Scandalous Bejing Ferrari Crash a Political Murder, Reports Hong Kong Magazine

Former domestic security czar Zhou Yongkang said to conspire in ordering crash
By Euly Luo
Euly Luo
Euly Luo
January 4, 2014 Updated: January 4, 2014

The spectacular and fatal crash of a Ferrari in Beijing in March 2012 quickly came to symbolize the decadent lifestyle of the children of the Chinese Communist Party’s elite. Recently, Chinese netizens and others have raised grave doubts about the widely publicized account of hijinks turned deadly, and a Hong Kong magazine has quoted high-level sources in Beijing as saying the crash was in fact political murder.

Early in the morning of March 18, 2012 a black two-seater Ferarri carrying Ling Gu, the son of Central Committee member Ling Jinghua, bounced off the south wall of the Baofusi Bridge and smashed into the guardrail on the north side. Ling Gu was found dead, ejected from the car. Two female students riding in the car were critically injured.

First Reports

On the day of the accident, the Beijing Evening News published a report on the crash with photos showing the burning engine block separated from the main body of the car.

The next day, Beijing News also published photos and an article detailing an eyewitness’ account of how the accident occurred.

Neither story revealed the identity of the driver.

Two days after the crash, the English-language edition of the Global Times, a Chinese newspaper supervised by the Chinese Communist Party (CCP) mouthpiece People’s Daily, published an article alleging a “crash cover-up.”

In that article, the writer reported that microblog postings and news reports about the crash had been deleted from many popular websites, and online searches for the word “Ferrari” had been blocked.

“It just proves that this young man must have a special background; maybe he’s a high-ranking official’s son,” it quoted a local resident as saying.

It was this Global Times story that first drew suspicion among the public about the identity of the deceased, according to Reuters.

With the media coverage having heightened speculation about what the real story of the car crash might be, in June 2012 the U.S.-based Chinese-language news site Boxun first reported that Ling Gu was the driver. The Hong Kong-based Mingjing News published a similar article soon after.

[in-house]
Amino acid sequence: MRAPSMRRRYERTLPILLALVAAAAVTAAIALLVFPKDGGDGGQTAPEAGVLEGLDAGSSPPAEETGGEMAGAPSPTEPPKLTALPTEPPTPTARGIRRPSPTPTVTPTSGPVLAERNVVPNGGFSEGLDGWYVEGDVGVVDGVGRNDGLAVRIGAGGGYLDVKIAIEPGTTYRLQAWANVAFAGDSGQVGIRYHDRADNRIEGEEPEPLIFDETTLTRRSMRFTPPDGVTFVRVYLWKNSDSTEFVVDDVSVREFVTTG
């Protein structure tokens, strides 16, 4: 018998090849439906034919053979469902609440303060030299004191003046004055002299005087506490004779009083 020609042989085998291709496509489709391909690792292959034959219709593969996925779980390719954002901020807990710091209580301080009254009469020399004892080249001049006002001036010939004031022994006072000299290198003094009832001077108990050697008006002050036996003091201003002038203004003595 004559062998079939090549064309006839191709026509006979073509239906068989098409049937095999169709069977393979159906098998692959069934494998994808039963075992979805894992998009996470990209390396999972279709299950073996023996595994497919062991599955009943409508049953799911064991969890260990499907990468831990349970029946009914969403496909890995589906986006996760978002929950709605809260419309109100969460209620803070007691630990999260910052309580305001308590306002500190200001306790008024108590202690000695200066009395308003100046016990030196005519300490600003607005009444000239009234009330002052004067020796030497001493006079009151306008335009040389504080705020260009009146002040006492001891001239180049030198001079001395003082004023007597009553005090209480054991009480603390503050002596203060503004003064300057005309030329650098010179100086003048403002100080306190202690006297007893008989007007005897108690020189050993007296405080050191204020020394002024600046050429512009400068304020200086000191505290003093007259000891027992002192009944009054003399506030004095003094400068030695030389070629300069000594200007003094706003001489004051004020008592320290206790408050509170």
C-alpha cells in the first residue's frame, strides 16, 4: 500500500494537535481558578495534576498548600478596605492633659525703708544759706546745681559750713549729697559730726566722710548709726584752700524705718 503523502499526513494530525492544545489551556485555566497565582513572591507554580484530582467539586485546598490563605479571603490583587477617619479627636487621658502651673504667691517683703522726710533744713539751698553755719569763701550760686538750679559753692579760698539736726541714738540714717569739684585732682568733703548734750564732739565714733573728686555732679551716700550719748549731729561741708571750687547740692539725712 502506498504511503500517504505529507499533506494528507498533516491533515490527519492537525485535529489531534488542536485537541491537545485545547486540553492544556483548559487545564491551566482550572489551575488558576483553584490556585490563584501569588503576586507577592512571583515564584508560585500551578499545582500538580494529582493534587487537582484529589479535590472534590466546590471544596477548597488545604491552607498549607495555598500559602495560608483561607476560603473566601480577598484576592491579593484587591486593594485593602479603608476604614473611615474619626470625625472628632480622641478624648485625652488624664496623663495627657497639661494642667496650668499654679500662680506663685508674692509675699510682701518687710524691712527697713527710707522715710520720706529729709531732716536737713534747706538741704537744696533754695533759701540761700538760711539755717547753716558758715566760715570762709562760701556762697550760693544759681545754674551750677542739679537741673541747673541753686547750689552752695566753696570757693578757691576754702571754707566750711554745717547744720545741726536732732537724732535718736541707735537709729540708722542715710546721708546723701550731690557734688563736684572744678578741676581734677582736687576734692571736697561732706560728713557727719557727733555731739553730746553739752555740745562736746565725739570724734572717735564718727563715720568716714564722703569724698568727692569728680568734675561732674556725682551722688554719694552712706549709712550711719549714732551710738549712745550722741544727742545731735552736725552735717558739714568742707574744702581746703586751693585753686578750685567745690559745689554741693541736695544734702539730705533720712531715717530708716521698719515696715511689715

Boxun reported that Ling was found naked and drunk and claimed he was playing sex games with the two female passengers before the wreck occurred. The two women, said to be from Beijing’s Minzu University, were also reported to be naked. One of the women was said now to be paralyzed.


Boxun’s June report prompted worldwide speculation about the crash. A number of observers asked whether the trio were really playing sex games, causing the driver to lose control of the vehicle.

“How much space does the sports car have? If one of the girls was sitting on Ling’s lap, could he still drive? He would really need acrobatic skill,” read an article on the Mingjing News blog. “How, when the trio had been thrown out of the car, could the firemen know they had been playing sex games in the Ferrari before the crash?”

A September report by Hong Kong’s South China Morning Post confirmed, from Beijing sources, that Ling Gu was killed in the crash and that the two women were ethnic students, one Uygur and one Tibetan.

But the Post also quoted another media outlet’s version as saying that Ling Gu was neither the driver nor the owner of the Ferrari and that no sexual things had been going on before the crash.

Bill Bishop, a Beijing-based commentator was skeptical about the conflicting news stories. “The ‘with Tibetan and Uyghur in Ferrari’ part of story sounds contrived in order to do maximum reputational damage. Call me skeptical on that detail,” he wrote on his Twitter account @niubi.

Nile’s Analysis

China’s netizens commented heavily on the scandal. One of those who questioned the media’s account of the Ferrari crash goes by the pseudonym of “Nile.”

Based on his study of the wreckage photos and the published stories about the crash, Nile raised grave doubts in a series of articles on, a U.S.-based Chinese-language website.

“It was very cold in the early morning of March in Beijing. It has been noted that the Ferrari’s windows were fully opened, implying that they were in no condition to play sex games. Also, the two earliest reports [both the Beijing Evening News and the Beijing News] did not mention anyone of the trio being naked,” Nile wrote.

The same reporter in the Beijing Evening News article also contributed to the Beijing News story. Nile noticed that there was a significant difference in these two versions.

In the Beijing Evening News article, which was published first, an eyewitness only saw the smashed car. In the Beijing News story a man surnamed Shen witnessed the entire accident.

Shen supposedly witnessed the Ferrari crash while looking in his rearview mirror. According to Shen, he heard the thunderous roar of the engine and observed a dark shadow dashing into his car. Shen quickly pressed the accelerator to speed ahead, when he saw the shadow behind his car crash into the concrete wall.

“The broken pieces fell down on my car, making a crackling sound. I saw a burning vehicle in front of my car on the left side,” the Beijing News quoted Shen as saying. It added that some broken parts of the Ferrari engine landed at the right-rear side of his car while the main Ferrari body was at the left-front side of it.

Nile has suggested that there are two possibilities of how the crash occurred based on the two reports

“If the Ferrari was behind his car, then after the crash, it should have landed at the left-rear side of his car, and not its left front; if the Ferrari did land in front of his car, then he should never have seen it hit the wall behind his car,” said Nile.